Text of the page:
In addition to the volunteers, the field commissioner, administrator and instructor form the core of human resources that are engaged in the interventions to assist orphans and vulnerable children. They have received training on handling and working with vulnerable children, education psychology, social protection policies and legal frameworks. However, much of this training has been informal or offered through other NGOs.

Financial resources

LGGA receives no on-going funding. All of its activities to assist OVC must be supported through resource mobilisation activities. This includes receiving project funding for time-limited activities from Irish Aid, UNICEF, EU, the Global Fund and the Firelight Foundation, among others. It also includes revenue from LGGA’s income-generating activities, including brick-making, catering and rental of their facilities to other NGOs. LGGA also receives in-kind donations from time to time. For example, World Vision Lesotho provided for the construction of meeting halls in 2004 and 2007. A local hotel group has donated bedding for the shelter and WFP made a one-time donation of food rations in 2008.

3.6.6.      LGGA activities

Through the operational goal regarding ‘Relationship with Society’, the LGGA carries out a number of different activities both in Maseru and in the districts across Lesotho that affect OVC directly or indirectly. Some of these are specific interventions, while others are on-going activities and include:

  • Outreach where Girl Guides support communities through activities such as teaching handicrafts as a life skill, planting trees, building and fortifying trenches to combat soil erosion, providing basic solar power, and distributing food and clothing to needy families and children;
  • Partnering with NGOs such as Durham Link and Kick-4-Life to encourage children to participate in outdoor activities. Through these activities, the children are taught life skills such as team building, respect for others, and engage in confidence-building exercises;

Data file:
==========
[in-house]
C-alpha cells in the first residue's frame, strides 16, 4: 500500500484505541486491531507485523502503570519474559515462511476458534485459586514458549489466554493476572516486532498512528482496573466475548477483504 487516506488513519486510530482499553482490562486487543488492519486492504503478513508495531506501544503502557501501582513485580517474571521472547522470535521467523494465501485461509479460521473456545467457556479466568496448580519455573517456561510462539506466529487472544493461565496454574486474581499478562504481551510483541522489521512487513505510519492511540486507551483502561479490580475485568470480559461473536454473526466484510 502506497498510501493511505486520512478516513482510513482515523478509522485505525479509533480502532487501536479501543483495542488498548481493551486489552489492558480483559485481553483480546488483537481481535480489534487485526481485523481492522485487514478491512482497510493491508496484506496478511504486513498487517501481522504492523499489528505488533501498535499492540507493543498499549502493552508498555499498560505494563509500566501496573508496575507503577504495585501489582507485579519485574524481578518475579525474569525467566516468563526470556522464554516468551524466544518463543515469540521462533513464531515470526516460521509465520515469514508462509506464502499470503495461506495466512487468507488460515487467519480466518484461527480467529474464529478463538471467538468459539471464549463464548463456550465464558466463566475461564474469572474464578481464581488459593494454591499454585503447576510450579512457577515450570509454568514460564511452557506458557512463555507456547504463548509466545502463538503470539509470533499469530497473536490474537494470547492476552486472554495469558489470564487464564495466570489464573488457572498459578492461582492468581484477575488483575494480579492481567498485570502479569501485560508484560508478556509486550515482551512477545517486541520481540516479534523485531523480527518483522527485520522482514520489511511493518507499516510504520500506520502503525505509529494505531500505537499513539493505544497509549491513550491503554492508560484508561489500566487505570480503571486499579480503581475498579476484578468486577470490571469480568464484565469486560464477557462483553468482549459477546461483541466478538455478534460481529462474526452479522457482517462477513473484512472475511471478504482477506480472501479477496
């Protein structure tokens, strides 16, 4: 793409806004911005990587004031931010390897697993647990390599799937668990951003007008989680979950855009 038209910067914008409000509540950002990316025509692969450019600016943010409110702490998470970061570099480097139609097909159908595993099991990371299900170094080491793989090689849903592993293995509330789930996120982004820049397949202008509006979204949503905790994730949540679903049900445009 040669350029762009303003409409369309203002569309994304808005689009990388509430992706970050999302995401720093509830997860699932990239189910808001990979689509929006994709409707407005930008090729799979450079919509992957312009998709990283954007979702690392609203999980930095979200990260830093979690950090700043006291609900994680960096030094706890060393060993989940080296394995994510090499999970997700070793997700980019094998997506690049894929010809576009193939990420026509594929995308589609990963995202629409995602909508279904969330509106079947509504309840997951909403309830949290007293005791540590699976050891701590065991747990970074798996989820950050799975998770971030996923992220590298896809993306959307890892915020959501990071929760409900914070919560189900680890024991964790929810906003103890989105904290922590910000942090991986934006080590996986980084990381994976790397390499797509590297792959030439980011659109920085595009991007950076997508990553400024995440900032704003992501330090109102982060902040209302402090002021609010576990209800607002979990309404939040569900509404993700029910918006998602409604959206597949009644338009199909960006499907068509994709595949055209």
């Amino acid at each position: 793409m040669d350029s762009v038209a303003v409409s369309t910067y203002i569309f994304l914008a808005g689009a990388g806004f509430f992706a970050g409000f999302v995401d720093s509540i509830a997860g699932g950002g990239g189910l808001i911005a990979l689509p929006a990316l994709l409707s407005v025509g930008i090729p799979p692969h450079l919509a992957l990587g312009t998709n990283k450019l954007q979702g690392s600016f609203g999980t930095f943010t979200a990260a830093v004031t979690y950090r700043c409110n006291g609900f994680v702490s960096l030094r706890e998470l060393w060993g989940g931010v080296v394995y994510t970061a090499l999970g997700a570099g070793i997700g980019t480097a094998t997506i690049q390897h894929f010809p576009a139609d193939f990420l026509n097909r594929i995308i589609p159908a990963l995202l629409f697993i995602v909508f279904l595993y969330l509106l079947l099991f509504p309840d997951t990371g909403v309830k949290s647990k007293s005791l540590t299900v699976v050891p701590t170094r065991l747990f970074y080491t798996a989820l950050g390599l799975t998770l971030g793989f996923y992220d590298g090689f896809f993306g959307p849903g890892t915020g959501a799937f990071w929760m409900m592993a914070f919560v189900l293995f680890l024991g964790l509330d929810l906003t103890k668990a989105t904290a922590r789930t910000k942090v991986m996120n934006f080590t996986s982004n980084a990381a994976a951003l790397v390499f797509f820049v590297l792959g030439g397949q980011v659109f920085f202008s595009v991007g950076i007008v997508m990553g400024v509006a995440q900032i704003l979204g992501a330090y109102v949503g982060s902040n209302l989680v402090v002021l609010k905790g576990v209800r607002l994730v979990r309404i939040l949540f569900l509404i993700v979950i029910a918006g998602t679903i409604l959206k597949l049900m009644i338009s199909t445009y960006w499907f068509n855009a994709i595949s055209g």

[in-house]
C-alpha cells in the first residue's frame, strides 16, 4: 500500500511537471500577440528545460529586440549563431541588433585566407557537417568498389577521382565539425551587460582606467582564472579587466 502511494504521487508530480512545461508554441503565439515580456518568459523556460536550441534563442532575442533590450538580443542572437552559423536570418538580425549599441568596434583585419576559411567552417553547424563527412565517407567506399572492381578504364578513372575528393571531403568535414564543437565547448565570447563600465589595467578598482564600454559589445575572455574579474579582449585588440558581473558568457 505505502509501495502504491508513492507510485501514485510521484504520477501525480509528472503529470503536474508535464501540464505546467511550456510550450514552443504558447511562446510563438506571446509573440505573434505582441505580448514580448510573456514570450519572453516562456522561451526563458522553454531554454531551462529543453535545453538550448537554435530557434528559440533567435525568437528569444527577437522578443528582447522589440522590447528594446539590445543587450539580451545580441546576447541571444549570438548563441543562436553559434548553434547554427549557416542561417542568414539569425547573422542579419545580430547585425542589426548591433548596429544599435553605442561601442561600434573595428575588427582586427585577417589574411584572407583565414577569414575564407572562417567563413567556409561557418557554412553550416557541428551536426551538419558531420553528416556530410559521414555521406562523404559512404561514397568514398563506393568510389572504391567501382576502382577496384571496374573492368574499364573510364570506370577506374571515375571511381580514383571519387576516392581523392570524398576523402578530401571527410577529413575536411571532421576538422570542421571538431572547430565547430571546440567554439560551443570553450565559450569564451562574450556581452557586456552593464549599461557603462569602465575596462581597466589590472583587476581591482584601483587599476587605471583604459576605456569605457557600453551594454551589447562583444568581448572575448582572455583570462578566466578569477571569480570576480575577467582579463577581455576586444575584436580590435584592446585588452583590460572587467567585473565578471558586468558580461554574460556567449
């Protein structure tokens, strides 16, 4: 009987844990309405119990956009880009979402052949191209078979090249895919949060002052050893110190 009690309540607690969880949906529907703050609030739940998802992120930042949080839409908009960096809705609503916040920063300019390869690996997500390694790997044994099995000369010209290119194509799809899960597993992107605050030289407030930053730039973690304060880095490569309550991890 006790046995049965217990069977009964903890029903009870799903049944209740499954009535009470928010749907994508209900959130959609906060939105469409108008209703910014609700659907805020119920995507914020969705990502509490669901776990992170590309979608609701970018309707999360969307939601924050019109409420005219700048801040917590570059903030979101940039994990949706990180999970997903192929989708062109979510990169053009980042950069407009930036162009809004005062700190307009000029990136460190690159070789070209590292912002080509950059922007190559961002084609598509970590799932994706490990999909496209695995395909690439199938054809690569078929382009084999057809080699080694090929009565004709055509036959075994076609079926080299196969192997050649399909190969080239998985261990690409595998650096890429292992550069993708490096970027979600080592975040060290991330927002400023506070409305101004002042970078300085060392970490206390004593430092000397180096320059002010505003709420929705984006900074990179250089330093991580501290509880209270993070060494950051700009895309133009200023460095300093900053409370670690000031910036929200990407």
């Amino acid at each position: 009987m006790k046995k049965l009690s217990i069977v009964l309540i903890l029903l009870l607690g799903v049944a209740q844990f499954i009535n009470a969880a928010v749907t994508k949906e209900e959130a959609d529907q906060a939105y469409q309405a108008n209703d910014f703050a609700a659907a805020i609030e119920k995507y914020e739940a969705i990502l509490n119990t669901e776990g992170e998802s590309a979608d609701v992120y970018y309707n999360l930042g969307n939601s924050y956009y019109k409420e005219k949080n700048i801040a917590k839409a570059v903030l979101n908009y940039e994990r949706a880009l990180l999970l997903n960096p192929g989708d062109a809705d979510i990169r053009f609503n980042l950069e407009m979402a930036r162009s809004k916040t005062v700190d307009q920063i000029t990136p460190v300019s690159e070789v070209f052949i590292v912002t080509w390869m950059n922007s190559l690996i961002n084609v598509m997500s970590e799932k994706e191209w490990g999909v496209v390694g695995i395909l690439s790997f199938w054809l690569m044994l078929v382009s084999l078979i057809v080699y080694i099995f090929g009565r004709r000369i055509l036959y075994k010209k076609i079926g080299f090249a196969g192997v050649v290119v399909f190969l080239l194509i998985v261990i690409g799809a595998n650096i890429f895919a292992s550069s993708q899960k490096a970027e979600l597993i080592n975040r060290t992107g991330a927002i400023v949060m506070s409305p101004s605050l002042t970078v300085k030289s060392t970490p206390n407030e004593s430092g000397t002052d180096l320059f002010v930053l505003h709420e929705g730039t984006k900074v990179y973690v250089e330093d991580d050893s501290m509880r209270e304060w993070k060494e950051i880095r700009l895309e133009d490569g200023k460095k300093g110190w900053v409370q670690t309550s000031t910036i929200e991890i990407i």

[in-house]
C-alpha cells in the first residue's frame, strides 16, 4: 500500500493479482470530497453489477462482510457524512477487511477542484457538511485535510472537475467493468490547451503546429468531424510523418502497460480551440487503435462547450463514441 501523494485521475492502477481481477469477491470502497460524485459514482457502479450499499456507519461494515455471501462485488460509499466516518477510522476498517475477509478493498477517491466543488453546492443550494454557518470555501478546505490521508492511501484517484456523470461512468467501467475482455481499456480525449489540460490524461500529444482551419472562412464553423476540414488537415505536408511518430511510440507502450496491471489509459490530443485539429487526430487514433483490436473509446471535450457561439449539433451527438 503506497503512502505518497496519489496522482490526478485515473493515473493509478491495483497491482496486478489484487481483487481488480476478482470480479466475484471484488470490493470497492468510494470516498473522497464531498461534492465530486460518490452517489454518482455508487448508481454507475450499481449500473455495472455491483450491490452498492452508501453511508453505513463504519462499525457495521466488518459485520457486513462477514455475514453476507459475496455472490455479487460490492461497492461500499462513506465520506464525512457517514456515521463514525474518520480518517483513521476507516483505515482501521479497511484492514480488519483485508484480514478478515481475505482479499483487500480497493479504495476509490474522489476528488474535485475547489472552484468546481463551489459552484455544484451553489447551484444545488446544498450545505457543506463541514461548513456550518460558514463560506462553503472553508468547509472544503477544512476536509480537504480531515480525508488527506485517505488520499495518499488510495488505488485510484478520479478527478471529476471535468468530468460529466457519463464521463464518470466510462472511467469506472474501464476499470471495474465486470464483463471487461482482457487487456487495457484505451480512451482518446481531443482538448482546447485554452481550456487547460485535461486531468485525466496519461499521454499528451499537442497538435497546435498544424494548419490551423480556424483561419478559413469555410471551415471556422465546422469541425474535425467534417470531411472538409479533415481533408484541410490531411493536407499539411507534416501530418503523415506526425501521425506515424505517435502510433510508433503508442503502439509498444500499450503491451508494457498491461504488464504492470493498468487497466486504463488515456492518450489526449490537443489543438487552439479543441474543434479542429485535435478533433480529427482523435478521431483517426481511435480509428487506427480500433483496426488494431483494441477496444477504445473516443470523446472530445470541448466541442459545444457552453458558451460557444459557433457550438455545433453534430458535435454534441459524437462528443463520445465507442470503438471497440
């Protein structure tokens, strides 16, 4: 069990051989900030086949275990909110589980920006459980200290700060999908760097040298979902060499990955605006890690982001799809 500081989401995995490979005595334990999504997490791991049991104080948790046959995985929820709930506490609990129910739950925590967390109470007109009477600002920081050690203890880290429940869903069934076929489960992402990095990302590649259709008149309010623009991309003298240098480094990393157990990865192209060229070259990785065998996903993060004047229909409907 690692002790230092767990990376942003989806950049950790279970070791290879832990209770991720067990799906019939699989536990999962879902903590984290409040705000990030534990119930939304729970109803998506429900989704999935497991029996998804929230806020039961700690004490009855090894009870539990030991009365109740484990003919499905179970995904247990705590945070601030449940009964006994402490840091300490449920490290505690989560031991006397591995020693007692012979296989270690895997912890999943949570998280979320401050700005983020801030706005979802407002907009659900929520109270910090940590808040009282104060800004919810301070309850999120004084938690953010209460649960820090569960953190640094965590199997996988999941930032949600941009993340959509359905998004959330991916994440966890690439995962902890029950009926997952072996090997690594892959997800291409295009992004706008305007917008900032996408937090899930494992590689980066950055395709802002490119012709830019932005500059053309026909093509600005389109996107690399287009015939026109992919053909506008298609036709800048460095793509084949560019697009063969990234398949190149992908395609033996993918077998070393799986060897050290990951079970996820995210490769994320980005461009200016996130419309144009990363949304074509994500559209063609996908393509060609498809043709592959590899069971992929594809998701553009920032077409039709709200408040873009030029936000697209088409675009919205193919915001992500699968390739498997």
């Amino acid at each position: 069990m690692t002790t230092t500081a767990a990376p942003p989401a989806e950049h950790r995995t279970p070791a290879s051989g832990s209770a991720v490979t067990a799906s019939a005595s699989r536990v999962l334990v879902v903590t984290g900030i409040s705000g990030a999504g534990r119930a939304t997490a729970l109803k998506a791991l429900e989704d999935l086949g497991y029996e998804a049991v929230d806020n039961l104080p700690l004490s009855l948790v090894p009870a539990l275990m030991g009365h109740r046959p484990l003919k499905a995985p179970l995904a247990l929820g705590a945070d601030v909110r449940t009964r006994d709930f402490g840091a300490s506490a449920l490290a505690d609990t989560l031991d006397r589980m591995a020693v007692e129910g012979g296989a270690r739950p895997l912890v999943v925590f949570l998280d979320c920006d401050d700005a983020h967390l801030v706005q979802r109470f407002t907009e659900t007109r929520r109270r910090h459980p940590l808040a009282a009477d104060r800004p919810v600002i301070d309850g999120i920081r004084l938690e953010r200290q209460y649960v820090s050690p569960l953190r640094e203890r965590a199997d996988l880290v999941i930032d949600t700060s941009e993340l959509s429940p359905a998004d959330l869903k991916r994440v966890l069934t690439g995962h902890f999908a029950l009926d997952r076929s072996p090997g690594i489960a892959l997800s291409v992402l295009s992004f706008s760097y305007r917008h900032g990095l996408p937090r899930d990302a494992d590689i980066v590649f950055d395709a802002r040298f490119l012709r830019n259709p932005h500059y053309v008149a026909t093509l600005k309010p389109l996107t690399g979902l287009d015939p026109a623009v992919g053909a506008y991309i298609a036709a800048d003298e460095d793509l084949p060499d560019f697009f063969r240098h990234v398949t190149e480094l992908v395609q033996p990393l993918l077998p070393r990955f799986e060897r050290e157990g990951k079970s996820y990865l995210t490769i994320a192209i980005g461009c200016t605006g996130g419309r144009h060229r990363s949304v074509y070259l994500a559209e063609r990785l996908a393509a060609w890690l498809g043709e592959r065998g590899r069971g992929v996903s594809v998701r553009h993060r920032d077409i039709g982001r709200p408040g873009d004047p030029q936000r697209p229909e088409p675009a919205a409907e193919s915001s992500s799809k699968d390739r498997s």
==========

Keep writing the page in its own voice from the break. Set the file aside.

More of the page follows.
• Providing literacy activities for vulnerable children, including abandoned children, using volunteers. These activities take place four days per week at two sites in Maseru and two sites in Mohale's Hoek. This activity has been on-going since 2005; and,
  • Offering literacy classes to herd-boys and young domestic workers in rural and remote areas. Classes for boys in Maseru are often facilitated by a male correctional officer, a field officer and other volunteers who function as mentors and serve as positive male role models for the boys.

Other activities offered by LGGA through their Maseru site include provision of temporary accommodation as a transit home for up to 20 children at a time. Finally, LGGA also provides a career guidance and life counselling service for adolescents and young people.

Activities supporting OVC and access to education

Most of the activities undertaken by LGGA to assist OVC are centred around access to education. According to the views of the field commissioner and the administrator, it is through education that children can attain independence and work towards the long-term betterment of their lives. LGGA’s access-to-education interventions have included the following:

  • Since 1997, LGGA has operated a literacy programme to enable those who are unable to continue with formal education to receive education through non-formal means. The project targets OVC, school drop-outs, domestic workers and herders. LGGA assists with the delivery of basic literacy classes and continuing education classes at primary and secondary levels using volunteer facilitators in various subject areas. During 2011, LGGA joined with LANFE to support these learners utilising funds from UNICEF and the Global Fund. The MOET provides students studying at primary school level with books through its LDTC.
  • As an expansion of its existing literacy programmes, LGGA participated in a national Education for All (EFA) project led by the Campaign for Education Forum, in partnership with the Lesotho National Federation of Organisations for the Disabled and Lesotho Save the Children in 2010. The project targeted vulnerable children in order to ensure their access to basic education programmes. It did this by working with partners to provide for school fees and learning materials for primary school learners as well as non-formal educational opportunities for those unable to access education through schools during the day. The target group included orphans, impoverished children, children in the streets, children with disabilities, herders, out-of-school youth and young domestic workers.  LGGA implemented this programme in five districts: Maseru, Mafeteng, Mohale’s Hoek, Berea and Leribe. Its activities included sensitisation of traditional and community leaders on access to education; provision of grants for tuition and examination fees for learners; registration of out-of-school learners with LDTC; and purchasing of learning materials.